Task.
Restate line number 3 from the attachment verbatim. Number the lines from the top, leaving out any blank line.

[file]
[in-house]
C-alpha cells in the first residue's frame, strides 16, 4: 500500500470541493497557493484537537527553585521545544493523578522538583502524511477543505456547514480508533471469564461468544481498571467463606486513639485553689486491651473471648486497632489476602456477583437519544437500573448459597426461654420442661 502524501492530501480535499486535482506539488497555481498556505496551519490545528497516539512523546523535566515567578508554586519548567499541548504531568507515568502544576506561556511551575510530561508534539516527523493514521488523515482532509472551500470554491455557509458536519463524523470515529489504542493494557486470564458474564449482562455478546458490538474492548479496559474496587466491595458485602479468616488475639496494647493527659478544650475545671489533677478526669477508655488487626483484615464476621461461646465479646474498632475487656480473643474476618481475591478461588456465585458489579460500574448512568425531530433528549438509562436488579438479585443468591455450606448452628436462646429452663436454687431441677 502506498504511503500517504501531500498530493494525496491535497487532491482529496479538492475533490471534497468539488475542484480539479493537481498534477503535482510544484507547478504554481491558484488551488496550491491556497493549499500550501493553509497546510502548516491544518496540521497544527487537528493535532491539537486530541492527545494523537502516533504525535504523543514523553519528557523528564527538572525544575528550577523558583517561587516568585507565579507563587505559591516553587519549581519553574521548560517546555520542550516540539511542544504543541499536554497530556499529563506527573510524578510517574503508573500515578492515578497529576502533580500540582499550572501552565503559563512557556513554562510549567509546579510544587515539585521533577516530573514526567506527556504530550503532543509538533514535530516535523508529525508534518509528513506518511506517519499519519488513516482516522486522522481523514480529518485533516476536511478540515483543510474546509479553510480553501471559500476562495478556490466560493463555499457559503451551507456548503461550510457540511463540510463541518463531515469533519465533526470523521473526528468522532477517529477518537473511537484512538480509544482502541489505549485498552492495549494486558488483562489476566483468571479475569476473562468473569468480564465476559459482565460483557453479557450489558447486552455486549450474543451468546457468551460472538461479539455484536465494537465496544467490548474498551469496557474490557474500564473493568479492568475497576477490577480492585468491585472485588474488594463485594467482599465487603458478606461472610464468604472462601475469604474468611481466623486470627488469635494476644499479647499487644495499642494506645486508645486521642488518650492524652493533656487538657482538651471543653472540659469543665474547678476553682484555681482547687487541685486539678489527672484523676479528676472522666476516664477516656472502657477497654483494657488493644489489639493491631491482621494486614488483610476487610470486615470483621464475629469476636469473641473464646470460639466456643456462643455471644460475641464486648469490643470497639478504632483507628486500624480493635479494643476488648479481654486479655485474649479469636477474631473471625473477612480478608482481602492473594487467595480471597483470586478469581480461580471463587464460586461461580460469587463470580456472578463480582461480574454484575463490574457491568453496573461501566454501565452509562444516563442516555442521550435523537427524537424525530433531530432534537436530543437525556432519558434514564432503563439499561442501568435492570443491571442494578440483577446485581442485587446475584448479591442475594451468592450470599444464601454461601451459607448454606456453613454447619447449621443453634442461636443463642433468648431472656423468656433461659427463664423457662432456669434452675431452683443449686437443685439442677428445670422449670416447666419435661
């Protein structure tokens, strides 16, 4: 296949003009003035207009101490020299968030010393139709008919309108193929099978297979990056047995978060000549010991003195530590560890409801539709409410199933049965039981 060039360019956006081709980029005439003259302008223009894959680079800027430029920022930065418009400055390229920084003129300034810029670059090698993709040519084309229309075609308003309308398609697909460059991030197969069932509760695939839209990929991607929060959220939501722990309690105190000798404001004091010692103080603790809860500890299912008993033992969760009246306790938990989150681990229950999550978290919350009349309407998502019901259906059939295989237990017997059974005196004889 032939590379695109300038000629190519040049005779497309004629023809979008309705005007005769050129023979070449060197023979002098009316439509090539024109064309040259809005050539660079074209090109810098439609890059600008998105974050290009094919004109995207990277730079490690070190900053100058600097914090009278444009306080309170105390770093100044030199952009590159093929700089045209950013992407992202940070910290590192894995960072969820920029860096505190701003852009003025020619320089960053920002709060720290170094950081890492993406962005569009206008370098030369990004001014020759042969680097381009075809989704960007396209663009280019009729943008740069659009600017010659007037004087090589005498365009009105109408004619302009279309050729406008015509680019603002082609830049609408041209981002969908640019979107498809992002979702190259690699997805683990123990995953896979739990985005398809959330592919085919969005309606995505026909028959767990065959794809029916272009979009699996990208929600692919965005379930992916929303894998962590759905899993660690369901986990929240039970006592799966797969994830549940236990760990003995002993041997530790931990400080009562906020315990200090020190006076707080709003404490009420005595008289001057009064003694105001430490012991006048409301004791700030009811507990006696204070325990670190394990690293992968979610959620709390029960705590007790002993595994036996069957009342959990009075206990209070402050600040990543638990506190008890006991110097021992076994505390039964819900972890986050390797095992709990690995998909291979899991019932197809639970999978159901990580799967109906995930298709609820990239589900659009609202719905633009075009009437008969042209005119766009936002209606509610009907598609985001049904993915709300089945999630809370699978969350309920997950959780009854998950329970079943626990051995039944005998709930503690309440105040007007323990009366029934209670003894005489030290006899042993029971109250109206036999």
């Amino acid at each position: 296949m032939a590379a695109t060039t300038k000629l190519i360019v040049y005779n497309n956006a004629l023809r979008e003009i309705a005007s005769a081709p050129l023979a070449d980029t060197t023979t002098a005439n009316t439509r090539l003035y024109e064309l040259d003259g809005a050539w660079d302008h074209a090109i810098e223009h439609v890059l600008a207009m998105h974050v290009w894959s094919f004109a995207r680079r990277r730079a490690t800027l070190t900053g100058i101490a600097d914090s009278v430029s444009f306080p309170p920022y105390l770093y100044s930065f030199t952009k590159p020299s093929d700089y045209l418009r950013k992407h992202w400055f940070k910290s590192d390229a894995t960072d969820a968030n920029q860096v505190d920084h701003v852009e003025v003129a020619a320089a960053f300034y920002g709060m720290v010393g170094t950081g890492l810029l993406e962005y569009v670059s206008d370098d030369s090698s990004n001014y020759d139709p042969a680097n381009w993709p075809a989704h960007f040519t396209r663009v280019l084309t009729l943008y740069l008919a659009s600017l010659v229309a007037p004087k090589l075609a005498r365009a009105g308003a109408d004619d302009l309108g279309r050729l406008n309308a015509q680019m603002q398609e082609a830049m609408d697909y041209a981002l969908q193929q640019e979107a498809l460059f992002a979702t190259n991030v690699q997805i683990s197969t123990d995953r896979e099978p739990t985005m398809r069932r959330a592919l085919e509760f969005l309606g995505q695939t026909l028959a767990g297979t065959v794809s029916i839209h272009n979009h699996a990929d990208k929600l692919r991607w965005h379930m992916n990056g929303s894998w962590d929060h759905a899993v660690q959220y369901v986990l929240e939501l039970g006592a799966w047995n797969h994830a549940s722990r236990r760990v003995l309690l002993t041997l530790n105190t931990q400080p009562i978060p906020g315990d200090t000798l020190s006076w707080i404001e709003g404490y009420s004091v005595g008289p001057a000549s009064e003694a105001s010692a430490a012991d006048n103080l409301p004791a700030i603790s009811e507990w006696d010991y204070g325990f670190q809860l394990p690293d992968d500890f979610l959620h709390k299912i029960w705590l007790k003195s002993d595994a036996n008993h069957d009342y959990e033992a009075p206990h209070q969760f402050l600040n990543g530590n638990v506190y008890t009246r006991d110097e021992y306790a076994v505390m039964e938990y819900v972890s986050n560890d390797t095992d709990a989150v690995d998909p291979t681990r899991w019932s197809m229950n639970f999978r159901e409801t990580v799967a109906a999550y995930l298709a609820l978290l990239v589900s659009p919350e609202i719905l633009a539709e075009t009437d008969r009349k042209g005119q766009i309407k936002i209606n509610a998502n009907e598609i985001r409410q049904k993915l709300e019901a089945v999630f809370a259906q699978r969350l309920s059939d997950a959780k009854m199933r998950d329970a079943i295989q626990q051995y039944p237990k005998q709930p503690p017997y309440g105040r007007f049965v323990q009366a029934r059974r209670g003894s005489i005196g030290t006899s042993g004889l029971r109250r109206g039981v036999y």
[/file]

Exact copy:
């Protein structure tokens, strides 16, 4: 296949003009003035207009101490020299968030010393139709008919309108193929099978297979990056047995978060000549010991003195530590560890409801539709409410199933049965039981 060039360019956006081709980029005439003259302008223009894959680079800027430029920022930065418009400055390229920084003129300034810029670059090698993709040519084309229309075609308003309308398609697909460059991030197969069932509760695939839209990929991607929060959220939501722990309690105190000798404001004091010692103080603790809860500890299912008993033992969760009246306790938990989150681990229950999550978290919350009349309407998502019901259906059939295989237990017997059974005196004889 032939590379695109300038000629190519040049005779497309004629023809979008309705005007005769050129023979070449060197023979002098009316439509090539024109064309040259809005050539660079074209090109810098439609890059600008998105974050290009094919004109995207990277730079490690070190900053100058600097914090009278444009306080309170105390770093100044030199952009590159093929700089045209950013992407992202940070910290590192894995960072969820920029860096505190701003852009003025020619320089960053920002709060720290170094950081890492993406962005569009206008370098030369990004001014020759042969680097381009075809989704960007396209663009280019009729943008740069659009600017010659007037004087090589005498365009009105109408004619302009279309050729406008015509680019603002082609830049609408041209981002969908640019979107498809992002979702190259690699997805683990123990995953896979739990985005398809959330592919085919969005309606995505026909028959767990065959794809029916272009979009699996990208929600692919965005379930992916929303894998962590759905899993660690369901986990929240039970006592799966797969994830549940236990760990003995002993041997530790931990400080009562906020315990200090020190006076707080709003404490009420005595008289001057009064003694105001430490012991006048409301004791700030009811507990006696204070325990670190394990690293992968979610959620709390029960705590007790002993595994036996069957009342959990009075206990209070402050600040990543638990506190008890006991110097021992076994505390039964819900972890986050390797095992709990690995998909291979899991019932197809639970999978159901990580799967109906995930298709609820990239589900659009609202719905633009075009009437008969042209005119766009936002209606509610009907598609985001049904993915709300089945999630809370699978969350309920997950959780009854998950329970079943626990051995039944005998709930503690309440105040007007323990009366029934209670003894005489030290006899042993029971109250109206036999």